Google Investor Admits: No Labor Shortage in America’s Tech Industry

MOUNTAIN VIEW, CA - NOVEMBER 01: Google employees walk off the job to protest the company's handling of sexual misconduct claims on November 1, 2018, in Mountain View, California. Employees were seen staging walkouts at offices around the world after a report last week that Google gave $90 million in …
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Billionaire hedge fund manager Christopher Hohn, an investor in Google, admits there is no labor shortage in the United States tech industry despite claims that more foreign visa workers are needed to fill jobs.

As Google lays off some 12,000 employees across multiple cities in the U.S., Hohn wrote to CEO Sundar Pichai requesting the tech conglomerate cut another nearly 20,000 positions from its payroll and lower salaries.

Hohn’s letter inadvertently admits there is no shortage of tech workers to hire in the U.S. despite industry claims that more foreign visa workers are necessary to fill jobs.

“Over the last five years, Alphabet more than doubled its headcount, adding over 100,000 employees, of which over 30,000 were added in the first nine months of 2022 alone,” Hohn writes:

The decision to cut 12,000 jobs is a step in the right direction, but it does not even reverse the very strong headcount growth of 2022. Ultimately, management will need to go further. [Emphasis added]

I believe that management should aim to reduce headcount to around 150,000, which is in line with Alphabet’s headcount at the end of 2021. This would require a total headcount reduction in the order of 20 percent. [Emphasis added]

Hohn writes that the U.S. tech industry is actually so saturated with available workers for hire that Google can dramatically cut its remaining employees’ salaries without having to worry they will leave for higher-paying jobs.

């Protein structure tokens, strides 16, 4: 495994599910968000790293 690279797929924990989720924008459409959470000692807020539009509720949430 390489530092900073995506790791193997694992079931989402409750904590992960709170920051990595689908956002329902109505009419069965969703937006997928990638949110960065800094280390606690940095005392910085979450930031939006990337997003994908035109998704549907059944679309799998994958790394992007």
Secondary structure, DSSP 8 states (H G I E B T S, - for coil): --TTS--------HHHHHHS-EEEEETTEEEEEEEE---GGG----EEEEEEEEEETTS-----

“Competition for talent in the technology industry has fallen significantly allowing Alphabet to materially reduce compensation per employee,” Hohn writes.

Hohn’s TCI Fund Management holds more than $6 billion in Google stock through the corporation’s parent company, Alphabet Inc.

The labor market for tech workers is partially inflated by a massive pool of foreign visa workers that are imported annually, mostly on H-1B visas, L-1 visas, and OPT visas to take coveted white-collar STEM jobs that would otherwise go to American graduates and professionals.

For instance, in 2021, Google executives sought to outsource more than 9,400 tech jobs to foreign H-1B visa workers — making Google the third largest H-1B outsourcer of American jobs that year, just behind Indian firms Cognizant and Tata Consulting Services.

Today, as tech companies across the U.S. announce layoffs, there are an estimated 80,000 Indian nationals on H-1B visas or L-1 visas who have been fired from their jobs.

Claims from the tech industry have helped drive a push by Republican and Democrat lawmakers in recent years to reward the largest tech conglomerates who have relied on the H-1B visa program to outsource white-collar jobs.

Last year, Reps. Don Bacon (R-NE), Larry Bucshon (R-IN), John Curtis (R-UT), Tom Emmer (R-MN), Brian Fitzpatrick (R-PA), Bill Johnson (R-OH), Pete Stauber (R-MN), and William Timmons (R-SC) joined 76 House Democrats to co-sponsor the green card giveaway.

In 2019, Big Tech lobbyists made a huge push to have Republicans join Democrats to help pass a green card giveaway for the industry.

More than 100 House Republicans signed on as co-sponsors that year to promote the green card giveaway, including Reps. Jim Banks (R-IN), Ken Buck (R-CO), Ted Budd (R-NC), Dan Crenshaw, Rodney Davis (R-IL), Lance Gooden (R-TX), Michael Guest (R-MS), Kevin Hern (R-OK), Roger Marshall (R-KS), Thomas Massie (R-KY), Markwayne Mullin (R-OK), Scott Perry (R-PA), and Elise Stefanik (R-NY), among others.

Every year, more than half a million American graduates enter the STEM workforce looking for high-paying jobs with good benefits packages. Their chances of landing such a job are cut significantly with the annual inflow of tens of thousands of foreign visa workers who will compete directly against them in the labor market.

John Binder is a reporter for Breitbart News. Email him at Follow him on Twitter here.


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